Alabama sets state record for COVID-19 hospitalizations

Alabama recorded its largest yet number of COVID-19 patients in the hospital on Monday as the state’s coronavirus statistics continue to reach alarming levels.

There were 1,717 individuals in the hospital with COVID in Alabama on Monday, eclipsing the previous record of 1,613 set on August 6.

UAB Hospital, the state’s biggest and most prominent medical facility, is currently treating 125 coronavirus patients, a new high for the facility.

“125 patients means 125 patients receiving in-hospital, bed-specific care. These are patients who are either very sick, unable to get better, or potentially unable to survive without medical attention and care,” UAB explained about their hospitalized patients in a press release.

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Clicking image opens interactive chart in new tab (BamaTracker)
(UAB/Contributed)

UAB’s numbers include any patient admitted to the hospital with a diagnosed case of COVID-19.

The hospital’s numbers appear to indicate a worrying spike in the Birmingham metropolitan area. UAB was treating just 79 coronavirus patients on Thursday.

Overall, Alabama’s count of new coronavirus cases remains about as high as it has ever been. On average, 1,733 new cases have been added each day over the last week.

Clicking image opens interactive chart in new tab (BamaTracker)

Yellowhammer News is using statewide coronavirus numbers from BamaTracker in this piece. BamaTracker is a website that collects and displays coronavirus data published by the Alabama Department of Public Health.

Additionally, Yellowhammer is counting new cases as those confirmed by a chemical test performed in a laboratory. When adding results from rapid tests and other methods classified by ADPH as “probable” positives, Alabama’s seven-day average rises to 2,206.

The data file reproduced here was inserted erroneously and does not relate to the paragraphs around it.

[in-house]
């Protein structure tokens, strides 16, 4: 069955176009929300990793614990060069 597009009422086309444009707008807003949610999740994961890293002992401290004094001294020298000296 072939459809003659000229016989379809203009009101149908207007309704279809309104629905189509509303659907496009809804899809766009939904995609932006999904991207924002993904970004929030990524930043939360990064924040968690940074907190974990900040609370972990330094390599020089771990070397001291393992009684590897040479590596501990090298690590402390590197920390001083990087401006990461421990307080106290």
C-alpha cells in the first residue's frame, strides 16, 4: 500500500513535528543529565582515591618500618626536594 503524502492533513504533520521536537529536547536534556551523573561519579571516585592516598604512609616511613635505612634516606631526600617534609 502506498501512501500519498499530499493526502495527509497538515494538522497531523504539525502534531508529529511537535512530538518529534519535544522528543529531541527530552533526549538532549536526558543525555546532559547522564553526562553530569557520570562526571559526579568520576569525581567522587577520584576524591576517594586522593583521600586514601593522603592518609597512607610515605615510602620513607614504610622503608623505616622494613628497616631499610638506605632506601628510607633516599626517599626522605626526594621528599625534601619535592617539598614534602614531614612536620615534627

Past trends in coronavirus data show that a spike in hospitalizations follows a spike in new cases by 2-3 weeks. A corresponding increase in deaths follows the increase in hospitalizations by around one month.

All but three of Alabama’s 67 counties reported a new COVID-19 case on Monday, indicating continued widespread transmission across the state.

Of all COVID-19 tests administered in Alabama over the last 14 days, 26.1% came back positive, the highest rate the state has suffered during the pandemic.

In recent days, for every eight tests administered, one was positive, per BamaTracker’s calculations.

Approximately 13 coronavirus deaths were reported in Alabama each day over the last week. The state’s death toll now stands at 3,246, with another 332 listed as “probable” but not yet confirmed by ADPH.

Doctors continue to recommend wearing face masks, staying at least six feet apart from others, and washing hands frequently as the best ways to slow the spread of the virus.

Henry Thornton is a staff writer for Yellowhammer News. You can contact him by email: henry@yellowhammernews.com or on Twitter @HenryThornton95.

5 hours ago

Alabama’s state Christmas tree to be delivered on Tuesday

Alabama’s official Christmas tree will be delivered to the State Capitol on Tuesday, the governor’s office said.

This year’s tree, donated by Robbins Taylor, Sr., is an Eastern Red Cedar arriving from Letohatchee in Lowndes County.

The tree stands about 35 feet tall and will be displayed on the front steps of the State Capitol building in Montgomery.

Following its delivery, the tree will be decorated throughout the week with lights and other adornments before the traditional Christmas tree lighting ceremony, which is scheduled for Friday at 5:30 p.m.

Sean Ross is the editor of Yellowhammer News. You can follow him on Twitter @sean_yhn